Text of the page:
Microsoft warns against registry hack that allows Windows XP updates

Yesterday news came out that a registry hack would allow Windows XP users to still receive critical security updates, despite the OS being no longer supported. Now Microsoft is publicly warning folks against using this method to update their machines.

The registry hack would allow XP users to mask the fact their machines were using an unsupported OS. Microsoft’s update servers would register the machines as using Windows Embedded POS Ready 2009, a version supported until 2019. Users would then be able to download certain updates; however it’s not clear which updates would actually work or fix anything as the operating systems differ from one another.

On this note Microsoft has released a statement to ZDnet warning users to not use this hack. The company says this will likely do more harm than good.

The security updates that could be installed are intended for Windows Embedded and Windows Server 2003 customers and do not fully protect Windows XP customers. Windows XP customers also run a significant risk of functionality issues with their machines if they install these updates, as they are not tested against Windows XP.

It’s pretty obvious why Microsoft released this statement. After all, it’s not like they’d urge users to go on hacking their machines and misleading the company’s update servers. Then again, they do have a point in that these updates aren’t tested against XP which can create problems, and may not even offer any protection to those systems that employ it.

Windows XP, which is now well over twelve years old, stopped receiving updates over a month ago, though some institutions are paying Microsoft a lot of money to continue pushing out limited availability updates. For everyone else however, the best course of action would be upgrading to Windows 7 or 8. 

Source: ZDNet via: The Guardian | Image via ZDNet

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With my customers, I use the car analogy, which goes like this (even an accountant can understand this one): You have a 15 year old car which still runs fine, most of the time. Occasionally you need to buy some spare parts to keeps it running that way. At somepoint the car manufacturer says No More Spare Parts, but you like the car, it serves you well and it still does what it is supposed to do for you. So you soldier on getting spare parts from scrap dealers and junk yards, until one day, a part in the seat belts breaks and you can't source it from anywhere. Leave aside the legalities of driving without a seat belt for the moment, but you are now driving an XP!

I'll be glad when they stop doing updates full stop, $$s or no-$$s.

Then perhaps XP can be finally put in a place where it rightly deserves to rest in peace, and not constantly dragged out by the weak few that, in their own worlds, refuse to upgrade due to the same old tired "business" reasons we hear again and again. Yawn.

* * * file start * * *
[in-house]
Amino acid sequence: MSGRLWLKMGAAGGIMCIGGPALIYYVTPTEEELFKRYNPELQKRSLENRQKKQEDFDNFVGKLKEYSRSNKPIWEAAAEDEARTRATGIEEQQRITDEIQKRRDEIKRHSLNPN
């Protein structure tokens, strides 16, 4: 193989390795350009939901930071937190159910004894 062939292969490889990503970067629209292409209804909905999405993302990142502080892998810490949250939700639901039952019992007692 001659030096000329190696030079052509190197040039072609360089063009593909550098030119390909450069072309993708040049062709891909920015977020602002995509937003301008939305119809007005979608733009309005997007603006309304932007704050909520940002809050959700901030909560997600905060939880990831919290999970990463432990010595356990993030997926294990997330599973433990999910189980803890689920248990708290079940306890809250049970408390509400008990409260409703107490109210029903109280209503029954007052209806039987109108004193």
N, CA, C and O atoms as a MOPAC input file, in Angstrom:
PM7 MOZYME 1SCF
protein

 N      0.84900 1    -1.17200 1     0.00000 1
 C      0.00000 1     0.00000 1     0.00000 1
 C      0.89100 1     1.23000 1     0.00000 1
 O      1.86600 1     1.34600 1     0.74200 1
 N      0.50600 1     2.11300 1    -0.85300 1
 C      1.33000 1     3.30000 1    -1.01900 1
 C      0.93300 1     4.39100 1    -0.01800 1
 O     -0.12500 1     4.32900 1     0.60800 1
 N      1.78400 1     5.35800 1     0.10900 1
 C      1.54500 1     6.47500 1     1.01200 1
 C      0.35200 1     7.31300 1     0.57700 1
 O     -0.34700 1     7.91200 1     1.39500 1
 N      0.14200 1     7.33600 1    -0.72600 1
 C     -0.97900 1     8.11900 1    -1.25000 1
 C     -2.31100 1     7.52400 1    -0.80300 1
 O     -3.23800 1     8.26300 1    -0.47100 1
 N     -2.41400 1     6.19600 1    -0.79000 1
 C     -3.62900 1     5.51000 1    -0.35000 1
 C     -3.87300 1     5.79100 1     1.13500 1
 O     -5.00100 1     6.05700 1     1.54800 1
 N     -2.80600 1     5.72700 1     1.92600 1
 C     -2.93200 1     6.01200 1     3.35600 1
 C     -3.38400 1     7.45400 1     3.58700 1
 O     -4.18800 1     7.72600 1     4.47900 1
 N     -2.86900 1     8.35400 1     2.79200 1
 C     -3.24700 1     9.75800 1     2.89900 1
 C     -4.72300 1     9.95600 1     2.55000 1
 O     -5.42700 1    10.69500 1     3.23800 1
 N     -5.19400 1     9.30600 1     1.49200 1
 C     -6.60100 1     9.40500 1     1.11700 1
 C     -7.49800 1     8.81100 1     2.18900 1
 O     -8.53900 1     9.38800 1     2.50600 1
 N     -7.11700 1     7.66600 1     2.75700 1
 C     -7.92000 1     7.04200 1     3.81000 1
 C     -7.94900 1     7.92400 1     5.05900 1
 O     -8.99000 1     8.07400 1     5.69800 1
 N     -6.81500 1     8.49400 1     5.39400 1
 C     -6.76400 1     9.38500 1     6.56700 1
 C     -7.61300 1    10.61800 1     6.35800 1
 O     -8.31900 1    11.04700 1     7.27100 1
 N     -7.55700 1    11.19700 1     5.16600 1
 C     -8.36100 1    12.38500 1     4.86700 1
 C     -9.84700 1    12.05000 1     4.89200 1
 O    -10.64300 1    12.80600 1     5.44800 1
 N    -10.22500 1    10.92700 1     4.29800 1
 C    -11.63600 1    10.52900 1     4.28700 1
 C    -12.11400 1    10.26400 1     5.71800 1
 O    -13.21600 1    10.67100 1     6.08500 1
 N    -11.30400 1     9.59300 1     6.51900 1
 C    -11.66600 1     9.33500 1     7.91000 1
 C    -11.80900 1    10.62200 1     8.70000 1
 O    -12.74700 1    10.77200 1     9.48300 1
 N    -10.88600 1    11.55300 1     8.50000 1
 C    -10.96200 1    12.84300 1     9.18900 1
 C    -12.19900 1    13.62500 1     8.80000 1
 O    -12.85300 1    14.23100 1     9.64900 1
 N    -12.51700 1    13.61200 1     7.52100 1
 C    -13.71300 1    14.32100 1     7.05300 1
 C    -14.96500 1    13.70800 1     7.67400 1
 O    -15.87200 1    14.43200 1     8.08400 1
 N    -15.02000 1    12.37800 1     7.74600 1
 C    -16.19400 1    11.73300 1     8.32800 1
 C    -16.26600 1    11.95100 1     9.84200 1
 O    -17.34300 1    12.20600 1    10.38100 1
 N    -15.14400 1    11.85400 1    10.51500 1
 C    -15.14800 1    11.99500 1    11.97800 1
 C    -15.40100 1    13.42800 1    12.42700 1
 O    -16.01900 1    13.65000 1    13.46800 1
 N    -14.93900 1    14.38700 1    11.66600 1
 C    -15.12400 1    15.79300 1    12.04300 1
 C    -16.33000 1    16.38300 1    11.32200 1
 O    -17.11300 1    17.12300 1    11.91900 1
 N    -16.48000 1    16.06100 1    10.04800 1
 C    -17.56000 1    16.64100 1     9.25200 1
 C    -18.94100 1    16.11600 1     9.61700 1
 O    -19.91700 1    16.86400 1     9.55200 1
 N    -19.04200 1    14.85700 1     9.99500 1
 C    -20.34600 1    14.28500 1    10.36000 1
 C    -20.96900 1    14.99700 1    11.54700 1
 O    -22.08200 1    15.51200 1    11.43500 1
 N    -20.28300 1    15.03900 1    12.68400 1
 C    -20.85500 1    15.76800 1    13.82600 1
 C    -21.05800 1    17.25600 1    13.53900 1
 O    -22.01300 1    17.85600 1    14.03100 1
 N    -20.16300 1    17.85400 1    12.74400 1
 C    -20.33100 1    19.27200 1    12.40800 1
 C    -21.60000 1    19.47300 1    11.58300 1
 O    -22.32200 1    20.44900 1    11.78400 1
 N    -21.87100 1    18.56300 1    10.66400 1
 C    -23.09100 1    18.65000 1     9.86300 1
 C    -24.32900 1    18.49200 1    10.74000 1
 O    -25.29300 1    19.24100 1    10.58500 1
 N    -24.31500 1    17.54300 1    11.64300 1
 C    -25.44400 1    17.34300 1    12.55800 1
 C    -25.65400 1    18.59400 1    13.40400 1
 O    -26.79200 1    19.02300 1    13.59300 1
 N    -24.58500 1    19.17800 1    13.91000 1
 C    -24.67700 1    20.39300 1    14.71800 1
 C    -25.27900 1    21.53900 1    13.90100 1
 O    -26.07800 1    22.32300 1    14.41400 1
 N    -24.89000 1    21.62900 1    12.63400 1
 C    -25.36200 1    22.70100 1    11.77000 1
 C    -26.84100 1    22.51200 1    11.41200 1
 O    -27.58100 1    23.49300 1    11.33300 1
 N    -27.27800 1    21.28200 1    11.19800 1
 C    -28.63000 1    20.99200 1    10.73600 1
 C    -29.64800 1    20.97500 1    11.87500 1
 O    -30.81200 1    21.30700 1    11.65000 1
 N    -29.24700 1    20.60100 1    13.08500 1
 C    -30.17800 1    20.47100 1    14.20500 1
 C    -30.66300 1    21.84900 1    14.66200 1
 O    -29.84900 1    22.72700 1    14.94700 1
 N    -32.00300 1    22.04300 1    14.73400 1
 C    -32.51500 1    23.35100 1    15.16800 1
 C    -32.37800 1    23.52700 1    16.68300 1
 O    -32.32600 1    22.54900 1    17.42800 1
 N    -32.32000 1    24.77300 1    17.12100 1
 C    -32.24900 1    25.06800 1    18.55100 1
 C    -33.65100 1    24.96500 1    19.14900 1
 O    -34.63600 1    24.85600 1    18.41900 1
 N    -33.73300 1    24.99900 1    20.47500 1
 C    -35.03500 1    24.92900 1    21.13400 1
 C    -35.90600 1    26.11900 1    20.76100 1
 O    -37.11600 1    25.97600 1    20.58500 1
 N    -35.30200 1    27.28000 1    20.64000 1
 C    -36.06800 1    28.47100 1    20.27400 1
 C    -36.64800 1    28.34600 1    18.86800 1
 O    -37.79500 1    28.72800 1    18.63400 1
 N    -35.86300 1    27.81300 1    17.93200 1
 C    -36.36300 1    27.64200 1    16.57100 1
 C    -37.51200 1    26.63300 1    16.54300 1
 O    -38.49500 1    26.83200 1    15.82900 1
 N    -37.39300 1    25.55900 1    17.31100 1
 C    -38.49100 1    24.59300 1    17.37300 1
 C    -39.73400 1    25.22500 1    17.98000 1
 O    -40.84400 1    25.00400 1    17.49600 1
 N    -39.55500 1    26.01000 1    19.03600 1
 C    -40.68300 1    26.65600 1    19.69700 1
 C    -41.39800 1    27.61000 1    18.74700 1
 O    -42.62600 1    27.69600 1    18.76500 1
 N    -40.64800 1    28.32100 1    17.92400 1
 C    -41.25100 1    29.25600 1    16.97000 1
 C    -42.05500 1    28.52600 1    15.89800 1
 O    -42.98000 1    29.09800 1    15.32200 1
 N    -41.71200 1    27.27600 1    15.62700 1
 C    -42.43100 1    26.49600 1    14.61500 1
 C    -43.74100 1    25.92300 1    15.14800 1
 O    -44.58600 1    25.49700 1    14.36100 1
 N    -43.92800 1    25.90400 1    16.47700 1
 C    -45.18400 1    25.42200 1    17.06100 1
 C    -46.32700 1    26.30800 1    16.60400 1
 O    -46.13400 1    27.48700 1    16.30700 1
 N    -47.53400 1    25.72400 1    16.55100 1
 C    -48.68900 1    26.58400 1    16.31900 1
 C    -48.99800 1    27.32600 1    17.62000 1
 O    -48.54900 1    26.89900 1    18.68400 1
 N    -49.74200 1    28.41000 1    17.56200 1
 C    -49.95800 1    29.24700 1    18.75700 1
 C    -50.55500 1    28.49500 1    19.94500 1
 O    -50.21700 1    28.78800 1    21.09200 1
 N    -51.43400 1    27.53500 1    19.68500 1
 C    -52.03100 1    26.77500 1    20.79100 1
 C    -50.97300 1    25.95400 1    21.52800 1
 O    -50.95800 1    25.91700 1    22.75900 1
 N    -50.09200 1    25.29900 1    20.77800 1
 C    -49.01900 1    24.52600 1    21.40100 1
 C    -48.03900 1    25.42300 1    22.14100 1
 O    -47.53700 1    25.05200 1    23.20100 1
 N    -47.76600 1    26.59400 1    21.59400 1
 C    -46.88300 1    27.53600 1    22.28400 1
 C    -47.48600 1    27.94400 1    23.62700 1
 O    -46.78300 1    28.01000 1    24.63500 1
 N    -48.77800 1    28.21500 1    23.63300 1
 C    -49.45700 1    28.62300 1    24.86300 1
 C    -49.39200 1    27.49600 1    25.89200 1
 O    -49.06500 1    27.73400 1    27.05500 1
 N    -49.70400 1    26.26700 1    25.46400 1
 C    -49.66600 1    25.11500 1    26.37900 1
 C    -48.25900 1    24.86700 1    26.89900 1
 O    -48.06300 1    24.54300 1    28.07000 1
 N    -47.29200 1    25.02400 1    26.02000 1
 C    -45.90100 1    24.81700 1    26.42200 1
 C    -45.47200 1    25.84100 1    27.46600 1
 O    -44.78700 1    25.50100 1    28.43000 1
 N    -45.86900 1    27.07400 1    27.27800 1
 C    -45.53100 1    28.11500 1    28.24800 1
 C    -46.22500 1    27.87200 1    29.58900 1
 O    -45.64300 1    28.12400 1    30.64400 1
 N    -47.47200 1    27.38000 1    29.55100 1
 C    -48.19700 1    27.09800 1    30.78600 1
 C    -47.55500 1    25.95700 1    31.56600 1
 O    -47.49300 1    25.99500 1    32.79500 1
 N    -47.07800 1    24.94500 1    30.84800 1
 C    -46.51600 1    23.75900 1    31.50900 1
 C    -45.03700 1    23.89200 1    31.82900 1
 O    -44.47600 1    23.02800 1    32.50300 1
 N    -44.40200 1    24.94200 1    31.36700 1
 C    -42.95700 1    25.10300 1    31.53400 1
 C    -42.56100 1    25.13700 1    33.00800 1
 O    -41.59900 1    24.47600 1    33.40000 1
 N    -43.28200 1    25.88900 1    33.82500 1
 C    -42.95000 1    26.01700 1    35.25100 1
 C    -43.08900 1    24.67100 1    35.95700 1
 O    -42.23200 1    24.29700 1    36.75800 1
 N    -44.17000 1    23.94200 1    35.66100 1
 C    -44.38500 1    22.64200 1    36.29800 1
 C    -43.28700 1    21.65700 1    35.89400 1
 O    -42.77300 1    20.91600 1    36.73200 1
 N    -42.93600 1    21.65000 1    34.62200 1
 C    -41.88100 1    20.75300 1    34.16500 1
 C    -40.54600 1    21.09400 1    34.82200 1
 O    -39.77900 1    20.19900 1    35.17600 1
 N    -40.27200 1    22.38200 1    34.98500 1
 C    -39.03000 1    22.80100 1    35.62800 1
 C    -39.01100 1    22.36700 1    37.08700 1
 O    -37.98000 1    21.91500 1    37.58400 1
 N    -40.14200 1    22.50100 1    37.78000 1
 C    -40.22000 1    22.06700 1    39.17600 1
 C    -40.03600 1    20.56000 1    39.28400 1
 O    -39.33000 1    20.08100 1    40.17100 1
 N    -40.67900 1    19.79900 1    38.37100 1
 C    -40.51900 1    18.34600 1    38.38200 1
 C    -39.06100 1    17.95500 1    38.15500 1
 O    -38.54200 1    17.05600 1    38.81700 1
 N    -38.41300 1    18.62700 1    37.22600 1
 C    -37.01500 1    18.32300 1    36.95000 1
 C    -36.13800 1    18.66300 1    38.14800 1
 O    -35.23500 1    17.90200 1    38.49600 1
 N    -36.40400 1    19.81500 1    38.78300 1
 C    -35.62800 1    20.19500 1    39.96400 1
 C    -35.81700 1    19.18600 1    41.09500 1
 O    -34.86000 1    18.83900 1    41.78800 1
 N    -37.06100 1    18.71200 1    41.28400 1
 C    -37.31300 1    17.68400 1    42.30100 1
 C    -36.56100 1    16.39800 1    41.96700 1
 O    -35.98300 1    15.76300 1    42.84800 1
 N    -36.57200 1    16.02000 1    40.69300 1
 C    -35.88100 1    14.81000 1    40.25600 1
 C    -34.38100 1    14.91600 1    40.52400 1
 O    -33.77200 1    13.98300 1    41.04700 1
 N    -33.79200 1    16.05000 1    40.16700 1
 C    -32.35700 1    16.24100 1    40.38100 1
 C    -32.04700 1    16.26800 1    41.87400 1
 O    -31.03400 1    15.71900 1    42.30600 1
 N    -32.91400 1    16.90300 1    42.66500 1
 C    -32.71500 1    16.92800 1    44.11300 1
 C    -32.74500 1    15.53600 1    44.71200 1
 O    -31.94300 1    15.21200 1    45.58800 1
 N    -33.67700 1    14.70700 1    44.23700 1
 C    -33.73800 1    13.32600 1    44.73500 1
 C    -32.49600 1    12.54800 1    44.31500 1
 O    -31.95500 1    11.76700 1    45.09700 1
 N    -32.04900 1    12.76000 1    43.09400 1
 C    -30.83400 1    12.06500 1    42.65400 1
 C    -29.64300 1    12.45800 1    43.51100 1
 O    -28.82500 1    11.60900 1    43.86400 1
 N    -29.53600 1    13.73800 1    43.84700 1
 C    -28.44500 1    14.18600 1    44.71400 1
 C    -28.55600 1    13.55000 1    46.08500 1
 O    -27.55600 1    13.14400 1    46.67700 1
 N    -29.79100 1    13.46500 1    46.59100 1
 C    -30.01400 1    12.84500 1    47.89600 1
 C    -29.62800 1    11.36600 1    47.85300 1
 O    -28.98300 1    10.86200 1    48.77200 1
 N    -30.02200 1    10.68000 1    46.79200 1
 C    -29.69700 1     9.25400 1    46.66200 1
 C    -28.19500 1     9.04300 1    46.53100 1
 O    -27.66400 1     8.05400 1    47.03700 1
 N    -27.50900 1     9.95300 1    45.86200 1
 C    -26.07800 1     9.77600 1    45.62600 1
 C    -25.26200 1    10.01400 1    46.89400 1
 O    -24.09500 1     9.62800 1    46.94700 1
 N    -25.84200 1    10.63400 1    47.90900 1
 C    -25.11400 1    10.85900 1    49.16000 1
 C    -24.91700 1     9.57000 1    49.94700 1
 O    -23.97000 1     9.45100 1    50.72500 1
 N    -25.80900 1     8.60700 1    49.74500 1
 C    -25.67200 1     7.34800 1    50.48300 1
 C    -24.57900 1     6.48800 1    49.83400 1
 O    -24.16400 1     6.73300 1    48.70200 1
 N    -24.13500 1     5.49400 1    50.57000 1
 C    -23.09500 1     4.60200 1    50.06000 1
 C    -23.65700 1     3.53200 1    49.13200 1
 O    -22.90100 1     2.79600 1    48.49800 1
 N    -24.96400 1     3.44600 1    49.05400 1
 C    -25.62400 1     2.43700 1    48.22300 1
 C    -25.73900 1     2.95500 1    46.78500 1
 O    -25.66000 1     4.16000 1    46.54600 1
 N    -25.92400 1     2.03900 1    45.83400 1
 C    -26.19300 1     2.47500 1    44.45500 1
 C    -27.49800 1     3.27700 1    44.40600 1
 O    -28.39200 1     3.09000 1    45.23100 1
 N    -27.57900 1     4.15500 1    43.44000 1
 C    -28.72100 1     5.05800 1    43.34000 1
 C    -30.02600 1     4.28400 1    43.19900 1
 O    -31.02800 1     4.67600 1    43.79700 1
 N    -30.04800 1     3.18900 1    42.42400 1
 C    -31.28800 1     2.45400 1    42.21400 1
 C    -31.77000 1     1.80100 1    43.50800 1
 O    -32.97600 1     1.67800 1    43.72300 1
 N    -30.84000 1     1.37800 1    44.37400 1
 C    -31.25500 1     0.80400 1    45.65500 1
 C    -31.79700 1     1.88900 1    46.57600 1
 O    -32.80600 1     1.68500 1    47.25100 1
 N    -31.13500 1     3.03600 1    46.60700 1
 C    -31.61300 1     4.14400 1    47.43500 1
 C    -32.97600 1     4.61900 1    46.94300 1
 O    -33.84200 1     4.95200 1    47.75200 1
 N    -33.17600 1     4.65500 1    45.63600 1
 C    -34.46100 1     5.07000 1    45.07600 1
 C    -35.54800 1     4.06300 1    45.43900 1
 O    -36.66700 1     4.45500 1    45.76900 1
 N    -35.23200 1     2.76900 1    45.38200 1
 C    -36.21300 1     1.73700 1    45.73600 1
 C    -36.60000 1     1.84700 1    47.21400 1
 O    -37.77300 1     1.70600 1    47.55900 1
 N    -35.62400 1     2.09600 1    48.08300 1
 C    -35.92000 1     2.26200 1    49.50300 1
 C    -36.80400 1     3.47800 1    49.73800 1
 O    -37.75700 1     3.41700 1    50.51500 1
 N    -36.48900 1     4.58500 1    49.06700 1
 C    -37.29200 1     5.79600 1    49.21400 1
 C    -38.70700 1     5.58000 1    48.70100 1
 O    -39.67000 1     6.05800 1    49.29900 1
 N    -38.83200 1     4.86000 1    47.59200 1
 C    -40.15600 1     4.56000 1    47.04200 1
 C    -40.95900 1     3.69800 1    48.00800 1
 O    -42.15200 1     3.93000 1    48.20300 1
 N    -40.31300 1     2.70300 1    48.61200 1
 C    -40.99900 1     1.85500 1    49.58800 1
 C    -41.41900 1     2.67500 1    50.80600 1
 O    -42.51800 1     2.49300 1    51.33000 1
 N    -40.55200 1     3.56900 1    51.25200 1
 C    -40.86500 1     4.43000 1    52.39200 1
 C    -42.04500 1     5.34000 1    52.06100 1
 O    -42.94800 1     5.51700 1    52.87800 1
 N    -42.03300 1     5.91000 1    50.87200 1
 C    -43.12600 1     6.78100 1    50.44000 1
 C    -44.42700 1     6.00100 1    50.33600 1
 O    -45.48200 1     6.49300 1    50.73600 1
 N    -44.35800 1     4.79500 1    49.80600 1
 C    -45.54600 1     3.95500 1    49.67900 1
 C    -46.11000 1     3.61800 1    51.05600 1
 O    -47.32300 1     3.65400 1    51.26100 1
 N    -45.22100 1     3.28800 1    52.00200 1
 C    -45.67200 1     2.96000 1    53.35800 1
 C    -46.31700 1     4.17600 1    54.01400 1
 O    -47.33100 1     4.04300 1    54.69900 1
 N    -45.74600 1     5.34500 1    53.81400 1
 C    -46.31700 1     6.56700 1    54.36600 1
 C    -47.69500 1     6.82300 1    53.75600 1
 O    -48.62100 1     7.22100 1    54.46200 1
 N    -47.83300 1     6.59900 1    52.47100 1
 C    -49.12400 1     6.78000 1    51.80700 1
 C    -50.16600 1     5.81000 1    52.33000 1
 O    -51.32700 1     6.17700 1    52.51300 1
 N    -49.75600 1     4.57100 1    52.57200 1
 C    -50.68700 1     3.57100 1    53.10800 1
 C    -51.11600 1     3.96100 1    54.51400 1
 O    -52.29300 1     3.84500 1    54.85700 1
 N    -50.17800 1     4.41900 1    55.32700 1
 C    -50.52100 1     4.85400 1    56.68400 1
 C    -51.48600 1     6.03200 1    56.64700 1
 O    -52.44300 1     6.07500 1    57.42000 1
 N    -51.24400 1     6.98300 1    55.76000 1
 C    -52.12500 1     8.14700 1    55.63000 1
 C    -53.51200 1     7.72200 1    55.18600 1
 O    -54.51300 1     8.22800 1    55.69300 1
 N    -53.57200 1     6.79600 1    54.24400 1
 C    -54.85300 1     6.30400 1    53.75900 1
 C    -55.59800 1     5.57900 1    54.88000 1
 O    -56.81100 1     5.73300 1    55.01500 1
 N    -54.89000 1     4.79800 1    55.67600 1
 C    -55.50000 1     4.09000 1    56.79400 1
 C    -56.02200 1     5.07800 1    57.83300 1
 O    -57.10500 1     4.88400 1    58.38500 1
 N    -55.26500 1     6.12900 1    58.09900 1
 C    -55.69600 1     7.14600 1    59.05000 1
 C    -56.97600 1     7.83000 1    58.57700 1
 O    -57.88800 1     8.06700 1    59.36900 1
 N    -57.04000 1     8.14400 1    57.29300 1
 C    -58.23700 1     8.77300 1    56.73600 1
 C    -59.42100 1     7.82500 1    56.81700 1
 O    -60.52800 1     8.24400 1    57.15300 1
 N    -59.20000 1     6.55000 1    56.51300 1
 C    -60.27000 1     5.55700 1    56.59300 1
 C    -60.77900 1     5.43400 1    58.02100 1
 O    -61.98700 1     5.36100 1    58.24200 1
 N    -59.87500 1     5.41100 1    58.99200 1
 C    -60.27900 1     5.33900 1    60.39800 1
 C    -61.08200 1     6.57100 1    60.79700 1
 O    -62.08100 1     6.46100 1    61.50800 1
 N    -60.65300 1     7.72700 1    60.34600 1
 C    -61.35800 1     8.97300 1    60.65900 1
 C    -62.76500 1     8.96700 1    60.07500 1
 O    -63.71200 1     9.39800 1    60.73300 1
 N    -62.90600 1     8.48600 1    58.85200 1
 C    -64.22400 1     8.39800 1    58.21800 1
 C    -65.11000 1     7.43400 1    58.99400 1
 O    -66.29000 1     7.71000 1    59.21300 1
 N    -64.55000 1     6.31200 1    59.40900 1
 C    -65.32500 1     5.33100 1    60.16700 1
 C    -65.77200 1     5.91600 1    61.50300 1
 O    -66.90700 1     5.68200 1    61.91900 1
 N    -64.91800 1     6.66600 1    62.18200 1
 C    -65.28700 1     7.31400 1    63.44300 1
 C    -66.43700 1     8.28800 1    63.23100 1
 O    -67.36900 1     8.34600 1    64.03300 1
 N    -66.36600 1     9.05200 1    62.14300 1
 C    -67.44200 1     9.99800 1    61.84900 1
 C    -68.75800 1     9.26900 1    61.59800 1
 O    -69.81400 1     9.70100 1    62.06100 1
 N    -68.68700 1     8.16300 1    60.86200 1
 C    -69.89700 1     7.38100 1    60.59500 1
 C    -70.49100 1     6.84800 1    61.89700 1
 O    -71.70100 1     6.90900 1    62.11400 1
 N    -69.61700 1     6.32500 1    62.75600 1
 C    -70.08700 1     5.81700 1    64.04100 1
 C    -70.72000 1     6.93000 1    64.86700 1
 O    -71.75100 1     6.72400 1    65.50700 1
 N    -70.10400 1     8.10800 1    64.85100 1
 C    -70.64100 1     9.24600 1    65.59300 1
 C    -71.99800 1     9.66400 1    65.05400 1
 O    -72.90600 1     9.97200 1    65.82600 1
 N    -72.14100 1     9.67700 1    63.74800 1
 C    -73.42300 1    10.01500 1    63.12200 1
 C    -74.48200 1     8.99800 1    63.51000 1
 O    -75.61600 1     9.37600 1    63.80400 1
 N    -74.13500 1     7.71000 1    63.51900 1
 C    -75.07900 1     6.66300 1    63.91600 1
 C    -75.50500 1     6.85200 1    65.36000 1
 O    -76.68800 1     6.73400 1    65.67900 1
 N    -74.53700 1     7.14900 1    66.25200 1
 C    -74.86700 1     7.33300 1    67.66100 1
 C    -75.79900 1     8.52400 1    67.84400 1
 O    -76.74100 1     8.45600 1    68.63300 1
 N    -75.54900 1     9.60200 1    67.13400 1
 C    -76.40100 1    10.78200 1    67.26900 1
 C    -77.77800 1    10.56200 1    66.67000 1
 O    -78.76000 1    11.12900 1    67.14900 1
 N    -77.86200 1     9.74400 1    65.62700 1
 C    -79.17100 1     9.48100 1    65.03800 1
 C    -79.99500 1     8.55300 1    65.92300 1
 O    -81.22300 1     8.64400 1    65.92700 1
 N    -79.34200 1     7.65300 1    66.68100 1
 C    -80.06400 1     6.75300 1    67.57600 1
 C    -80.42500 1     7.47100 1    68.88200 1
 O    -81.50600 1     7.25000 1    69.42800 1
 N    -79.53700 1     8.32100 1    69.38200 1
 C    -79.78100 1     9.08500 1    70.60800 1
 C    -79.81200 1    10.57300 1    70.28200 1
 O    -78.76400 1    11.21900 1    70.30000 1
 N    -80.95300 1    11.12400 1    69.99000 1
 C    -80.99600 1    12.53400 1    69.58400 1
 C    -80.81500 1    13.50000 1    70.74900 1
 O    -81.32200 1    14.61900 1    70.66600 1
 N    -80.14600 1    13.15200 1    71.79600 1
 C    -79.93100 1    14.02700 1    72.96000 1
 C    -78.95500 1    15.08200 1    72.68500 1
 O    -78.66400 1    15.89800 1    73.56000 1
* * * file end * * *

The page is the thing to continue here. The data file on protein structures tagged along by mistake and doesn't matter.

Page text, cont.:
This is quite funny really. Microsoft is still supporting XP, just not officially. By cutting off direct support for consumers while at the same time providing it for paying businesses and XP variations like Embedded, it just makes them look punitive and money grubbing.

simplezz said,
This is quite funny really. Microsoft is still supporting XP, just not officially. By cutting off direct support for consumers while at the same time providing it for paying businesses and XP variations like Embedded, it just makes them look punitive and money grubbing.

They should cut support completely, no paid support, no support for embedded versions, just end it. If companies are still so stupid that they won't upgrade that should be their problem.

simplezz said,
This is quite funny really. Microsoft is still supporting XP, just not officially. By cutting off direct support for consumers while at the same time providing it for paying businesses and XP variations like Embedded, it just makes them look punitive and money grubbing.

Embedded versions always receive longer support than their consumer counterparts.

Should be interesting to see how long it takes for XP systems using this to sink. Oh well, that is the risk you run while modifying the OS to use an update channel not intended for the OS.

I think i'm going to use this to do monthly updates on an XP VM and see if anything ever breaks :D .. I'm really doubting anything will.

It only took me 5 seconds to see this being the result after reading about the hack... Seriously, people need to let go of XP already... Even if you don't like Win8, Win7 is so much better than XP it's not even funny. People just need to bite the bullet already and upgrade (or get a new machine)... I mean, I could see people "not letting go" if they couldn't afford to upgrade... but seriously, if you can afford it, just suck it up and do it already. The world's not going to end because you have to learn to use something new. Why are people so afraid of such a miniscule change in their way of life as an OS upgrade?!

Easy for you to say. You do not run a business or have an anal cost accountant who knows jack about IT dictate your job and decide when to upgrade. You never worked for an owner whose wife shopping sprees and new trucks every other year always put your budget to the backseat.

Oh if it gets hacked it is still your fault you lazy no good cost center! Secure it or I will find someone else who will? This solution might be an idea for these users